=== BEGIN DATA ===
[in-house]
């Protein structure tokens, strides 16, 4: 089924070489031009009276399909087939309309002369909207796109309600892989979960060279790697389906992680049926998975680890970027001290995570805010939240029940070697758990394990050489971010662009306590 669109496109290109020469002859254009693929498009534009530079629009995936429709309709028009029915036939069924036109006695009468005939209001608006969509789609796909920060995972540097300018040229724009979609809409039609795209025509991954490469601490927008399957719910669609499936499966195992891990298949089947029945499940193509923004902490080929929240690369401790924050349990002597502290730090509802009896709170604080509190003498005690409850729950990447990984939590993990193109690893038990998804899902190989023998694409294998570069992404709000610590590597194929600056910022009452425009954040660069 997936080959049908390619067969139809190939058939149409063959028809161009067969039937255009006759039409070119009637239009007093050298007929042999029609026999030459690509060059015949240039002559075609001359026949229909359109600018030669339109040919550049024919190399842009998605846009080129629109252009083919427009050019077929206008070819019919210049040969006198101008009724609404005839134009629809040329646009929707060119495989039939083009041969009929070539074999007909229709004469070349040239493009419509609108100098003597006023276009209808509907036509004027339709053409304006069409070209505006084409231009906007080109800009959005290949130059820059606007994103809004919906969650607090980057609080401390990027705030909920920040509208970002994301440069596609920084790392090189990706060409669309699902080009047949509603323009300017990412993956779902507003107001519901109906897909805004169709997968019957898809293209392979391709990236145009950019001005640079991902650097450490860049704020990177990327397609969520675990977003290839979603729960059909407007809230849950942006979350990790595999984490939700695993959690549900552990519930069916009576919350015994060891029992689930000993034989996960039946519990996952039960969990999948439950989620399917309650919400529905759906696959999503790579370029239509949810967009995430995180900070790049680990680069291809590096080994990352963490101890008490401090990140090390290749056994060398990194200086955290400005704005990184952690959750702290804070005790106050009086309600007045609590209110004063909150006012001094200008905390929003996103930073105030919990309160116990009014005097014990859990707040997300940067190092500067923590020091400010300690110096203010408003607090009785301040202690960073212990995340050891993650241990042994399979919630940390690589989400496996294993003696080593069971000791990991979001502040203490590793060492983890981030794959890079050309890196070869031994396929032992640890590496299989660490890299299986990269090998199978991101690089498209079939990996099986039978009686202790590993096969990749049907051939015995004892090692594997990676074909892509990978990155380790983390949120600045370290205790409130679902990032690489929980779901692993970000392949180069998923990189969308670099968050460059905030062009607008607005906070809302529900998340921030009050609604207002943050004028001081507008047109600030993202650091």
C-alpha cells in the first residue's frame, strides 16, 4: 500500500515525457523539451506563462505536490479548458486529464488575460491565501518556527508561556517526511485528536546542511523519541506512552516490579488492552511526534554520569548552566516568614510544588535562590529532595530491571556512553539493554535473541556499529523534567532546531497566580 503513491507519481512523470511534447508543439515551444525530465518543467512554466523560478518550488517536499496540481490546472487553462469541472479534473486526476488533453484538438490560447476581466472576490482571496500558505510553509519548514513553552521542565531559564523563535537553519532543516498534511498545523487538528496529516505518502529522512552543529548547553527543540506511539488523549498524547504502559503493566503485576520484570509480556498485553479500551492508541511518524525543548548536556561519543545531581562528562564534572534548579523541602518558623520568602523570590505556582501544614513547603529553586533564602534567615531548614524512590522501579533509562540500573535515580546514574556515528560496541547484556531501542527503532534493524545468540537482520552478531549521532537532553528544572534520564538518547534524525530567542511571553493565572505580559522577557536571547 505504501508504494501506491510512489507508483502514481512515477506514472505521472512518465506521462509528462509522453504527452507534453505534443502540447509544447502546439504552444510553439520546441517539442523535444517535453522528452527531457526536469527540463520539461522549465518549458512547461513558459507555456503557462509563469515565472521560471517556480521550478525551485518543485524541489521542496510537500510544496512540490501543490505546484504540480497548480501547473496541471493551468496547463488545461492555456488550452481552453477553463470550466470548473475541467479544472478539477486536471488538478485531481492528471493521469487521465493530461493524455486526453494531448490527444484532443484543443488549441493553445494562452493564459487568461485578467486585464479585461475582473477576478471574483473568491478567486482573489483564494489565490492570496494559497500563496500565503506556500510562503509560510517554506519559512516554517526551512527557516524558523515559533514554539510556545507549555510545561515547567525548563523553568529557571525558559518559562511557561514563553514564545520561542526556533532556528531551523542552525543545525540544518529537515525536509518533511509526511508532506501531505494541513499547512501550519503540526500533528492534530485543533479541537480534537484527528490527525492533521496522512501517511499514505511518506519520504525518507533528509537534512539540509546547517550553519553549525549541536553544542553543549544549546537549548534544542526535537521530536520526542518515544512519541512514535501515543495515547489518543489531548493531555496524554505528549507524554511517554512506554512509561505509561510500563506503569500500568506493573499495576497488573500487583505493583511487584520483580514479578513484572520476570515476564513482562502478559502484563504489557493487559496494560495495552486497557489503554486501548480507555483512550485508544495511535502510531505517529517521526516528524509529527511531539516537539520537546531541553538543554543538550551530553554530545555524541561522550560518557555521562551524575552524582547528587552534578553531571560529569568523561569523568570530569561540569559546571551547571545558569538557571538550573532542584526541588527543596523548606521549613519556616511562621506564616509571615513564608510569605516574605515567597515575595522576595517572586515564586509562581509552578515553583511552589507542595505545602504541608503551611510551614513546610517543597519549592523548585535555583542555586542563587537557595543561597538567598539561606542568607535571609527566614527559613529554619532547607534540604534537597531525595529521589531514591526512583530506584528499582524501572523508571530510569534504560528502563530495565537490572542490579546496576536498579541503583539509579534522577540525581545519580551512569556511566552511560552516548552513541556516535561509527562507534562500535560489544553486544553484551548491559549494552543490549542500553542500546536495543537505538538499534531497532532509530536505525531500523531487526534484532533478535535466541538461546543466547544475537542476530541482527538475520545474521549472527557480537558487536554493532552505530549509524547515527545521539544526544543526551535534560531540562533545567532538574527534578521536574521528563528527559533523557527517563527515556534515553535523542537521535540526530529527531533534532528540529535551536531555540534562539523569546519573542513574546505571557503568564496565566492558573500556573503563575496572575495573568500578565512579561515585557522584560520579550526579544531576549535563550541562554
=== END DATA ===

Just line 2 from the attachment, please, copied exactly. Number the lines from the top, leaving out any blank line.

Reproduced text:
């Protein structure tokens, strides 16, 4: 089924070489031009009276399909087939309309002369909207796109309600892989979960060279790697389906992680049926998975680890970027001290995570805010939240029940070697758990394990050489971010662009306590 669109496109290109020469002859254009693929498009534009530079629009995936429709309709028009029915036939069924036109006695009468005939209001608006969509789609796909920060995972540097300018040229724009979609809409039609795209025509991954490469601490927008399957719910669609499936499966195992891990298949089947029945499940193509923004902490080929929240690369401790924050349990002597502290730090509802009896709170604080509190003498005690409850729950990447990984939590993990193109690893038990998804899902190989023998694409294998570069992404709000610590590597194929600056910022009452425009954040660069 997936080959049908390619067969139809190939058939149409063959028809161009067969039937255009006759039409070119009637239009007093050298007929042999029609026999030459690509060059015949240039002559075609001359026949229909359109600018030669339109040919550049024919190399842009998605846009080129629109252009083919427009050019077929206008070819019919210049040969006198101008009724609404005839134009629809040329646009929707060119495989039939083009041969009929070539074999007909229709004469070349040239493009419509609108100098003597006023276009209808509907036509004027339709053409304006069409070209505006084409231009906007080109800009959005290949130059820059606007994103809004919906969650607090980057609080401390990027705030909920920040509208970002994301440069596609920084790392090189990706060409669309699902080009047949509603323009300017990412993956779902507003107001519901109906897909805004169709997968019957898809293209392979391709990236145009950019001005640079991902650097450490860049704020990177990327397609969520675990977003290839979603729960059909407007809230849950942006979350990790595999984490939700695993959690549900552990519930069916009576919350015994060891029992689930000993034989996960039946519990996952039960969990999948439950989620399917309650919400529905759906696959999503790579370029239509949810967009995430995180900070790049680990680069291809590096080994990352963490101890008490401090990140090390290749056994060398990194200086955290400005704005990184952690959750702290804070005790106050009086309600007045609590209110004063909150006012001094200008905390929003996103930073105030919990309160116990009014005097014990859990707040997300940067190092500067923590020091400010300690110096203010408003607090009785301040202690960073212990995340050891993650241990042994399979919630940390690589989400496996294993003696080593069971000791990991979001502040203490590793060492983890981030794959890079050309890196070869031994396929032992640890590496299989660490890299299986990269090998199978991101690089498209079939990996099986039978009686202790590993096969990749049907051939015995004892090692594997990676074909892509990978990155380790983390949120600045370290205790409130679902990032690489929980779901692993970000392949180069998923990189969308670099968050460059905030062009607008607005906070809302529900998340921030009050609604207002943050004028001081507008047109600030993202650091």